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Muhammad Ali – Greatest Ever!

By on June 4, 2016

He was The Greatest.

Muhammad Ali has died at age 74.

The legendary athlete who changed the face of boxing and influenced a generation was hospitalized in the Phoenix area with respiratory problems earlier this week. Always known as a loving husband and family man, the beloved figure was surrounded by his children who had flown in from around the country.

“It’s a sad day for life, man. I loved Muhammad Ali, he was my friend. Ali will never die,” Don King, who promoted some of Ali’s biggest fights, told the media. “Like Martin Luther King his spirit will live on, he stood for the world.”

Ali once calculated he had taken 29,000 punches to the head and made $57 million in his pro career, but the effect of the punches lingered long after most of the money was gone. That didn’t stop him from traveling tirelessly to promote Islam, meet with world leaders and champion legislation dubbed the Muhammad Ali Boxing Reform Act. While slowed in recent years, he still managed to make numerous appearances, including a trip to the 2012 London Olympics.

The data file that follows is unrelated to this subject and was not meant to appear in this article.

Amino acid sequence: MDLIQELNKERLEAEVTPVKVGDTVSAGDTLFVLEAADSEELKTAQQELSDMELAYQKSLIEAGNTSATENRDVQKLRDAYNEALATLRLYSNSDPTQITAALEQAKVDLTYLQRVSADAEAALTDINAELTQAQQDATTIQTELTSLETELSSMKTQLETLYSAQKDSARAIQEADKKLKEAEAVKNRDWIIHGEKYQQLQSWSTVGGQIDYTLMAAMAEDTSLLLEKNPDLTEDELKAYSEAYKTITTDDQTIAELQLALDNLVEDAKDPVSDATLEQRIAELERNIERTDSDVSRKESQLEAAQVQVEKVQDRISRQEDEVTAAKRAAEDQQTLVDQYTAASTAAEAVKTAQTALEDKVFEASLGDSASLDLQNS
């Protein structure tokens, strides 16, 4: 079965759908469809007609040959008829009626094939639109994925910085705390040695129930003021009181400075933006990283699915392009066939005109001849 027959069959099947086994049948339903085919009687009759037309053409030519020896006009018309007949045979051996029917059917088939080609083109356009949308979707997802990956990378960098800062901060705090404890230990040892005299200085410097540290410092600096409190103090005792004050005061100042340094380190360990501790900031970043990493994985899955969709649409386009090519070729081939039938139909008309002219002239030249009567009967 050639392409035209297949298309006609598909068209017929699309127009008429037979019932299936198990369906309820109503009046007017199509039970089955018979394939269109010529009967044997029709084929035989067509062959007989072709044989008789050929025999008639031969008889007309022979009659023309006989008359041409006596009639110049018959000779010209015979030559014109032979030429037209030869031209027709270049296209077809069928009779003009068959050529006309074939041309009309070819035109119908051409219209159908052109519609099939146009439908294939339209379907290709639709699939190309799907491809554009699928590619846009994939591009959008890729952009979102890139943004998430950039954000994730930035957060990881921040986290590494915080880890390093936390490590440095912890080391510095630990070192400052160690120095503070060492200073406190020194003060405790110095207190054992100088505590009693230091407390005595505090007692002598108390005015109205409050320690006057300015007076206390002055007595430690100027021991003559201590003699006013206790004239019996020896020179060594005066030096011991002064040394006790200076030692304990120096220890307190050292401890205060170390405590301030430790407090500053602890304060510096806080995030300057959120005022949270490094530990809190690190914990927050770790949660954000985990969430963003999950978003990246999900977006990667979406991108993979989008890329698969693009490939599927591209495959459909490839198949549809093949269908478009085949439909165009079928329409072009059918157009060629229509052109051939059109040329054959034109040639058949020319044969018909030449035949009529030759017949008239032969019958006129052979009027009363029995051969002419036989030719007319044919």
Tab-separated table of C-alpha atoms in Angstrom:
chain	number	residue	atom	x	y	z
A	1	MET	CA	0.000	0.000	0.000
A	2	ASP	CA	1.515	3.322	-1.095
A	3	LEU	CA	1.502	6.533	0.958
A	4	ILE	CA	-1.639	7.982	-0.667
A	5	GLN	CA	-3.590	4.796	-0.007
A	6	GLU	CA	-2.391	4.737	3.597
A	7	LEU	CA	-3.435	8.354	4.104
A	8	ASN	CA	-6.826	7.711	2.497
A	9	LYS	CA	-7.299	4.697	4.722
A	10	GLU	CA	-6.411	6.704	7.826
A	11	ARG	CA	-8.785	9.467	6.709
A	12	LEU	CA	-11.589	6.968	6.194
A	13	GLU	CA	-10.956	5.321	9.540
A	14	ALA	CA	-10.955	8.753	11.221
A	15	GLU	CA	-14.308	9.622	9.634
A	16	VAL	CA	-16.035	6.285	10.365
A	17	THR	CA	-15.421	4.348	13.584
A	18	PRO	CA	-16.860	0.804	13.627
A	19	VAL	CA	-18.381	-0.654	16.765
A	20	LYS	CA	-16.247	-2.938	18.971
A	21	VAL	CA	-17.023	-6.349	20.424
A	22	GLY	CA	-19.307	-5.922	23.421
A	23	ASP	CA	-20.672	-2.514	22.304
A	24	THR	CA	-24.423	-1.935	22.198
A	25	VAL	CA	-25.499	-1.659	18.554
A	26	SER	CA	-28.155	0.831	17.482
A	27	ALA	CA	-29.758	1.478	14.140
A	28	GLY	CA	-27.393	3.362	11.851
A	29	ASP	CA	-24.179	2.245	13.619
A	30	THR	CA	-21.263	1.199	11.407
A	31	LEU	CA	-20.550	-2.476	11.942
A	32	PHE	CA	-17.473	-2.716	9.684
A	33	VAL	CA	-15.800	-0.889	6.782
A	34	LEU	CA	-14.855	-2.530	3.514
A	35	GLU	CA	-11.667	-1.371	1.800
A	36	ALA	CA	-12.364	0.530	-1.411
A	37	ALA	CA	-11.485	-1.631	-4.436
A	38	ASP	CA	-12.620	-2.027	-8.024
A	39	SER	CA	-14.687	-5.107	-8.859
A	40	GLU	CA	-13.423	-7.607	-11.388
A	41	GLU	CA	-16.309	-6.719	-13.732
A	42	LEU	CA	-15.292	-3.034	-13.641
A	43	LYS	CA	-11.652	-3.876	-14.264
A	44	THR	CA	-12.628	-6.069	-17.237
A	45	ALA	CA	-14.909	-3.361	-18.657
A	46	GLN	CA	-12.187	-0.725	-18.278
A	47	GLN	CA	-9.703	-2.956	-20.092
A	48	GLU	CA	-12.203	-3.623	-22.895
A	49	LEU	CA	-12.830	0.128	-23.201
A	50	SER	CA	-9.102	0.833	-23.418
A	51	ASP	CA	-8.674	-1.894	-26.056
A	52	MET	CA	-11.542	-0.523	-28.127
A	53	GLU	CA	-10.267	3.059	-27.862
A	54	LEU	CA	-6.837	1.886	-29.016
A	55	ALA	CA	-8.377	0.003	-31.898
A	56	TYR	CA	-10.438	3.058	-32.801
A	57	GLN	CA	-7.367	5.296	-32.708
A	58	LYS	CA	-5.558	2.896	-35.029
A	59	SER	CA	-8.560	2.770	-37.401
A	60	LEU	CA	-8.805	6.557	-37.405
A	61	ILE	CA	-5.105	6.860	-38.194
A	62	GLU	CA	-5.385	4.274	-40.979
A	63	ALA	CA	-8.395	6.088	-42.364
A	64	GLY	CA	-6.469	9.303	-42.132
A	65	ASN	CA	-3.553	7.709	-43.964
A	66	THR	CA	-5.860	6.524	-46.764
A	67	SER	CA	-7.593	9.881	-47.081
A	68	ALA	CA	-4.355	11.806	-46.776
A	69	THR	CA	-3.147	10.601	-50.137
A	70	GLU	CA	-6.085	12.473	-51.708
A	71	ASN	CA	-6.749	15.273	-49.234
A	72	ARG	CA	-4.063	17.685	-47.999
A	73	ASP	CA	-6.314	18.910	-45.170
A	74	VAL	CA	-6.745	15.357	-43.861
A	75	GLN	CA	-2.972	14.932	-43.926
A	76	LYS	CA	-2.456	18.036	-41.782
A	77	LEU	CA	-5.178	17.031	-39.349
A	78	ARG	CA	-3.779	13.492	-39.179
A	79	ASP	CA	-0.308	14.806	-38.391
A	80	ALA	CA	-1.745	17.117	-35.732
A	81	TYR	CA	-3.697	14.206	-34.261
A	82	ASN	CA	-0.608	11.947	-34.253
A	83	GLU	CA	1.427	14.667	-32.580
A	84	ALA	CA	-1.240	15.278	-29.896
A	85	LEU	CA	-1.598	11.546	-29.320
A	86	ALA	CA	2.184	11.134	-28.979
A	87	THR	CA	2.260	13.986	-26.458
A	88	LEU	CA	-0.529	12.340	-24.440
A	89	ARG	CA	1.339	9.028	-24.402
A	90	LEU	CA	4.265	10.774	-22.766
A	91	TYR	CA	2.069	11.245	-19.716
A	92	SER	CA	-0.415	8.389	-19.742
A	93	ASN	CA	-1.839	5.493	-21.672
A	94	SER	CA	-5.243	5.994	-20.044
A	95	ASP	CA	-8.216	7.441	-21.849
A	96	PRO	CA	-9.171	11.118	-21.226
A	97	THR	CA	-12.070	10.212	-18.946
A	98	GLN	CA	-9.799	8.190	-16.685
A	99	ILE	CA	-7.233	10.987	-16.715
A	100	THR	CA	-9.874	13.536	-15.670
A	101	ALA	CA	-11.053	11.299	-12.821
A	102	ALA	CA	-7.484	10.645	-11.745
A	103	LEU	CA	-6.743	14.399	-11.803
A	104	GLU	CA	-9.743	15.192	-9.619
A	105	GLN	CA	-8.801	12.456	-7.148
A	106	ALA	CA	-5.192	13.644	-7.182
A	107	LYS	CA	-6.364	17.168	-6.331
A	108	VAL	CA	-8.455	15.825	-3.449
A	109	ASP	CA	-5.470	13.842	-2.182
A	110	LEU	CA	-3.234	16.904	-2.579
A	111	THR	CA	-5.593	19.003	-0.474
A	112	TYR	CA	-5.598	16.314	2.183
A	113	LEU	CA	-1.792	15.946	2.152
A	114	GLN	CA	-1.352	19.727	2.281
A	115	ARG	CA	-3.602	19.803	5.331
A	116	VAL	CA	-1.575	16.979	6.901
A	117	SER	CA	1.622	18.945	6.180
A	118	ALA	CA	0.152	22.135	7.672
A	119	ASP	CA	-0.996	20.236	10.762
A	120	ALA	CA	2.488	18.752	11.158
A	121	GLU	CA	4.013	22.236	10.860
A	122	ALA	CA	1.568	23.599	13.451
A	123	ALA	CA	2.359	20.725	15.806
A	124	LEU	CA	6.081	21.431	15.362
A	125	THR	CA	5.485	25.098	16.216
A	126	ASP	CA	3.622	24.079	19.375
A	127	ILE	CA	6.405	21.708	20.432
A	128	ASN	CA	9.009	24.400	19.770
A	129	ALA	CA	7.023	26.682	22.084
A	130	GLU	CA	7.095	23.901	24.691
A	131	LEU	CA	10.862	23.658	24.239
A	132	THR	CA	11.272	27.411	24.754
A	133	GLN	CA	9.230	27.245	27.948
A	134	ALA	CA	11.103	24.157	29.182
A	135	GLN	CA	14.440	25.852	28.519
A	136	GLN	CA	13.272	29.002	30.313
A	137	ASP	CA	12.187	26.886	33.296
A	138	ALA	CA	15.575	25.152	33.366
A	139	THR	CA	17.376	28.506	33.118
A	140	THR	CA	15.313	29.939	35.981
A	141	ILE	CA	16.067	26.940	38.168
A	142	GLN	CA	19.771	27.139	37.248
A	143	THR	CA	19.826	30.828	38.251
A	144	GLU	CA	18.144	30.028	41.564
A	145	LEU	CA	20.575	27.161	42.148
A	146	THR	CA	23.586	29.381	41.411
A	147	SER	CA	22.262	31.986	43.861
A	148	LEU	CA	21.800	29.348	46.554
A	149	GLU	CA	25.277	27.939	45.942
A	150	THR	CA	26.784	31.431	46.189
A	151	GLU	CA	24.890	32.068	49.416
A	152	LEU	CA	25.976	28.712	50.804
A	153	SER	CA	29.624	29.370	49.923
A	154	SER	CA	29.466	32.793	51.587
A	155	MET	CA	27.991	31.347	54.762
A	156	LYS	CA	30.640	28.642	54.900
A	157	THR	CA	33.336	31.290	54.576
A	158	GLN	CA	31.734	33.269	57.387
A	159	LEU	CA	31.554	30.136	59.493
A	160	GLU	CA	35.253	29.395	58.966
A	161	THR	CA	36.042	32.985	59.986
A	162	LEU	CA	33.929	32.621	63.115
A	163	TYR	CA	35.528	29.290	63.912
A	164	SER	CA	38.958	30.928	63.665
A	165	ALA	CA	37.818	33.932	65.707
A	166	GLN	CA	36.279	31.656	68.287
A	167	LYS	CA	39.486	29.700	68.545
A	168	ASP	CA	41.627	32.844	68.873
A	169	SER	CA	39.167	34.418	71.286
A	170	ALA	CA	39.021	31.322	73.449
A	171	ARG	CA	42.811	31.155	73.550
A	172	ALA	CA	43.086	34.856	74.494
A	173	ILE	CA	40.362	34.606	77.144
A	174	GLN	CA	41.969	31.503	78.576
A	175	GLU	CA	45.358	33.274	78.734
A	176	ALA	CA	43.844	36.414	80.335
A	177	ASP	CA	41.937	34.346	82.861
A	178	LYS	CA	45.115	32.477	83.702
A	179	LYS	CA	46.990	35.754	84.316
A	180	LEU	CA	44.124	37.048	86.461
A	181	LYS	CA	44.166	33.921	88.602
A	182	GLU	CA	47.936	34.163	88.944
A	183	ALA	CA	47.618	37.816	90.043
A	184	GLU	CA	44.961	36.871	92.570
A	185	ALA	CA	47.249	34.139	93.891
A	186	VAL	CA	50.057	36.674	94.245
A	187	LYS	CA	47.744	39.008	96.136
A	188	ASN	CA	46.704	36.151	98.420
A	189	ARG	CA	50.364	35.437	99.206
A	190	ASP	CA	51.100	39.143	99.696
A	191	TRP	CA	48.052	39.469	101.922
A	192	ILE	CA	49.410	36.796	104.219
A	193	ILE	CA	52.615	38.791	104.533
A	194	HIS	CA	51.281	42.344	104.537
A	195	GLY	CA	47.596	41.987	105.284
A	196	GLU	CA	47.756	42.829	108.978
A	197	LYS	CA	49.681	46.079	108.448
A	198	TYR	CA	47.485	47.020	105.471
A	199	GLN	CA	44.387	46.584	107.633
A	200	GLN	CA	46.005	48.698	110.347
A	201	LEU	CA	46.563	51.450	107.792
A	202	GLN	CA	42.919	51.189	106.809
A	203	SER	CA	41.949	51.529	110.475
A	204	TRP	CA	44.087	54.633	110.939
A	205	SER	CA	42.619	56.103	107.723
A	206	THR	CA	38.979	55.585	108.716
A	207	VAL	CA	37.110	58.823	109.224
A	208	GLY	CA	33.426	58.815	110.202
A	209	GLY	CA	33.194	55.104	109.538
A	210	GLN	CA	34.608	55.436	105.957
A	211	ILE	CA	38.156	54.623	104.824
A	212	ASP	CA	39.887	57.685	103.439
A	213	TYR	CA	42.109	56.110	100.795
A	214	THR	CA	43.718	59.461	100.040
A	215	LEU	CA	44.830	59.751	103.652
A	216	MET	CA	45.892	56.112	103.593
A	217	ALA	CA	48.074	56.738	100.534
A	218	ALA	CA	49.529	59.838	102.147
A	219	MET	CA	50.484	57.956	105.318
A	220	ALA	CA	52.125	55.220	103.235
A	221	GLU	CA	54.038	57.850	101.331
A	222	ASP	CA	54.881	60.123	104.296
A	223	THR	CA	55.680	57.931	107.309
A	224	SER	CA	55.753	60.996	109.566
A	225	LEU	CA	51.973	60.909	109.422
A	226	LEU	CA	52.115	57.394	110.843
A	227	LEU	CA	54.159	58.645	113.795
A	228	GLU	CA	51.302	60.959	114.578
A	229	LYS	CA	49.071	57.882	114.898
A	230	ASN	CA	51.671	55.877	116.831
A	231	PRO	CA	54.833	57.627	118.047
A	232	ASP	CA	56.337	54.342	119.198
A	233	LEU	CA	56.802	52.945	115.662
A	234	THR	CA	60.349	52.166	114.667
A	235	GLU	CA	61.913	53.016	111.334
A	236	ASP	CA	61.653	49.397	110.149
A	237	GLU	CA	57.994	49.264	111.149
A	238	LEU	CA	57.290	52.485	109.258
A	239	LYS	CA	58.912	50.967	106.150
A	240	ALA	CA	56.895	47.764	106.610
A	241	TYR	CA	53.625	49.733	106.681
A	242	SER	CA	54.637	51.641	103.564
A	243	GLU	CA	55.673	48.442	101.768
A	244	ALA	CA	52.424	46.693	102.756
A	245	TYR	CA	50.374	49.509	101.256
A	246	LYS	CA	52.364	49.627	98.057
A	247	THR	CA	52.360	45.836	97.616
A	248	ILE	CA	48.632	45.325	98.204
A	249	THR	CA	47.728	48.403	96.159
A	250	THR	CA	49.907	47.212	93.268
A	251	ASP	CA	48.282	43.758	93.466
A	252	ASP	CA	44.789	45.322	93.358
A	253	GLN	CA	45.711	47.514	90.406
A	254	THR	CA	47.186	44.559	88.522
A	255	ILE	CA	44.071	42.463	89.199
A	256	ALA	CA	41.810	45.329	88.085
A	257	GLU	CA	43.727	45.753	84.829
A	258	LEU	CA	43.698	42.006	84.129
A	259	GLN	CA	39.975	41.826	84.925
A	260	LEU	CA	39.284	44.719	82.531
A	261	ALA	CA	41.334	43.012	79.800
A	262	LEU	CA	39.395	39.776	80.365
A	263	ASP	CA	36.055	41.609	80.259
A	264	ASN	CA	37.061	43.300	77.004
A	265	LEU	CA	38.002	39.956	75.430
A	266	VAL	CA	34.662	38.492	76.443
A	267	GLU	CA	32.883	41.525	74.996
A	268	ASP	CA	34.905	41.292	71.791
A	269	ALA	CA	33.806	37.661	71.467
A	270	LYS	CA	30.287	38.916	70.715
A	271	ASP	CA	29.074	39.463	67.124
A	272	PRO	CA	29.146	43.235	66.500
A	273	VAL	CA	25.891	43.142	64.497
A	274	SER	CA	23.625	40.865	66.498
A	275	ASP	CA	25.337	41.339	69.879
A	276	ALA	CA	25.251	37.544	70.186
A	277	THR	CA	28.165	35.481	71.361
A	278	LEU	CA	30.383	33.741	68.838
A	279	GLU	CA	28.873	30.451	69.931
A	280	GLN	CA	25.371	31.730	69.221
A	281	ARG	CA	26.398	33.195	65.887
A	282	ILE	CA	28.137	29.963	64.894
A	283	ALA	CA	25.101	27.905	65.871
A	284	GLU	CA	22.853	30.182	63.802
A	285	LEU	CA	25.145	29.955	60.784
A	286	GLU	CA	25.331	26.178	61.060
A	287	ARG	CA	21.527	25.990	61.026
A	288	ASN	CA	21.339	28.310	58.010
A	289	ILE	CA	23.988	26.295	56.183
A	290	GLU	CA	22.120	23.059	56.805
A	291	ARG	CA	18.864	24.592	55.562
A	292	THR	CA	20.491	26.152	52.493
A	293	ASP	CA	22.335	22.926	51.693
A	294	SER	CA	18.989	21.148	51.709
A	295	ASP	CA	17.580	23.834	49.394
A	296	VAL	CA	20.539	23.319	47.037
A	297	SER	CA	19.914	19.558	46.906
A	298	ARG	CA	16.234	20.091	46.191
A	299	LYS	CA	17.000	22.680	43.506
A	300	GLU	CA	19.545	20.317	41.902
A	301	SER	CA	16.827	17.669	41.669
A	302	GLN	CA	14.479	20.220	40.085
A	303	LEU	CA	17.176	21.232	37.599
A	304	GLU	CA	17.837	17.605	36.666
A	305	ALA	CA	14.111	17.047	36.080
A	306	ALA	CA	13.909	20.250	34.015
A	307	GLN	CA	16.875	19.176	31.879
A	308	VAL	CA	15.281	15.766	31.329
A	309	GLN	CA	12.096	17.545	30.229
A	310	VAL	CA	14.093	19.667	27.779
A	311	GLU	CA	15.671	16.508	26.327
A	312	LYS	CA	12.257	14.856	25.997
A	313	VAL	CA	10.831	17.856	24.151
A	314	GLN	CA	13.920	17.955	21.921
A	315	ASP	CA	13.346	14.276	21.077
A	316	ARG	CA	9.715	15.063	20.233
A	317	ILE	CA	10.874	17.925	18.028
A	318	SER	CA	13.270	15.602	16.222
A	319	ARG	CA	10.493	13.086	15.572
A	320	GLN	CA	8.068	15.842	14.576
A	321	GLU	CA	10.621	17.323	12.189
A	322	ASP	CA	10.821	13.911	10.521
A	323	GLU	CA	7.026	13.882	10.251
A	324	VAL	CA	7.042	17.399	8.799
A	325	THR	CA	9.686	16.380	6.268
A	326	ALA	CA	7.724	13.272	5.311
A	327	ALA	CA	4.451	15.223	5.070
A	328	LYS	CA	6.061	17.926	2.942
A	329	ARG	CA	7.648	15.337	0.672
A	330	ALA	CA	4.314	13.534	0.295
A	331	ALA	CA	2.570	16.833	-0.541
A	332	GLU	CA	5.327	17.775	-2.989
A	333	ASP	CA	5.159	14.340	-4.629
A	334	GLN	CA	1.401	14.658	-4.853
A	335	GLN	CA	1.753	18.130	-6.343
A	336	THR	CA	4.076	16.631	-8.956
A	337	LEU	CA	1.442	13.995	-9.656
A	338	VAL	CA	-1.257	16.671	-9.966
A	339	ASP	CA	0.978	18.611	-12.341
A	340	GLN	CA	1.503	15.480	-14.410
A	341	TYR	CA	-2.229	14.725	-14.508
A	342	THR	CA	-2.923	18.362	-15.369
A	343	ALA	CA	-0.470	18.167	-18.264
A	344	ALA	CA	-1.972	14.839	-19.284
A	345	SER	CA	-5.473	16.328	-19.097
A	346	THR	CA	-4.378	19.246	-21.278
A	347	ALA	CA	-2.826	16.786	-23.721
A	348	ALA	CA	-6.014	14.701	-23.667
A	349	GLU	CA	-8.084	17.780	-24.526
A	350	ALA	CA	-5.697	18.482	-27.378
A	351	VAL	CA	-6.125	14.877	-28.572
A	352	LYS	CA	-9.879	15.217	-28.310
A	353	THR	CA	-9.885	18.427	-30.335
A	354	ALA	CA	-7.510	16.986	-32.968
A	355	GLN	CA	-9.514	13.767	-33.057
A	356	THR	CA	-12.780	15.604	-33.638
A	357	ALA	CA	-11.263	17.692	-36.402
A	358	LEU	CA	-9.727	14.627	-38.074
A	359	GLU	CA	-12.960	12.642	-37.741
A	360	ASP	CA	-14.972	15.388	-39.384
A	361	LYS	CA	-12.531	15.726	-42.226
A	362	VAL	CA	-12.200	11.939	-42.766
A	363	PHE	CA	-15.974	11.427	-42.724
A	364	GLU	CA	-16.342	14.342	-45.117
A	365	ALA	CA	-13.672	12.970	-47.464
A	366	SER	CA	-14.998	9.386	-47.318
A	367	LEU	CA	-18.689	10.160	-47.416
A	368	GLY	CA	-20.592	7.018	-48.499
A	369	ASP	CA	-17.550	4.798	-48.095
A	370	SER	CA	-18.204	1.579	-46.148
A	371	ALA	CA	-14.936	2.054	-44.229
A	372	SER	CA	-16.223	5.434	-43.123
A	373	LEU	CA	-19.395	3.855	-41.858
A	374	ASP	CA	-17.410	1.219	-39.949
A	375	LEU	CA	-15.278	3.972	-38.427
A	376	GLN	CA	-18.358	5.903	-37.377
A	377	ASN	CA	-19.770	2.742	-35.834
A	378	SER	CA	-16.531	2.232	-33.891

Despised by some for his outspoken beliefs and refusal to serve in the U.S. Army in the 1960s, an aging Ali became a poignant figure whose mere presence at a sporting event would draw long standing ovations.

Born Cassius Marcellus Clay on Jan. 17, 1942, in Louisville, Kentucky, Ali began boxing at age 12 after his new bicycle was stolen and he vowed to policeman Joe Martin that he would “whup” the person who took it.

He was only 89 pounds at the time, but Martin began training him at his boxing gym, the beginning of a six-year amateur career that ended with the light heavyweight Olympic gold medal in 1960.


Ali had already encountered racism. On boxing trips, he and his amateur teammates would have to stay in the car while Martin bought them hamburgers. When he returned to Louisville with his gold medal, the Chamber of Commerce presented him a citation but said it didn’t have time to co-sponsor a dinner.

In his autobiography, “The Greatest,” Ali wrote that he tossed the medal into the Ohio River after a fight with a white motorcycle gang, which started when he and a friend were refused service at a Louisville restaurant.

It cannot be understated that a Black man such as Ali with all of his success was publicly scorned as he challenged the Vietnam draft, fought for civil rights, and was on the right side of history for all of it.

Muhammad Ali will forever be ‘The Greatest’ in life and death. Float with the butterflies.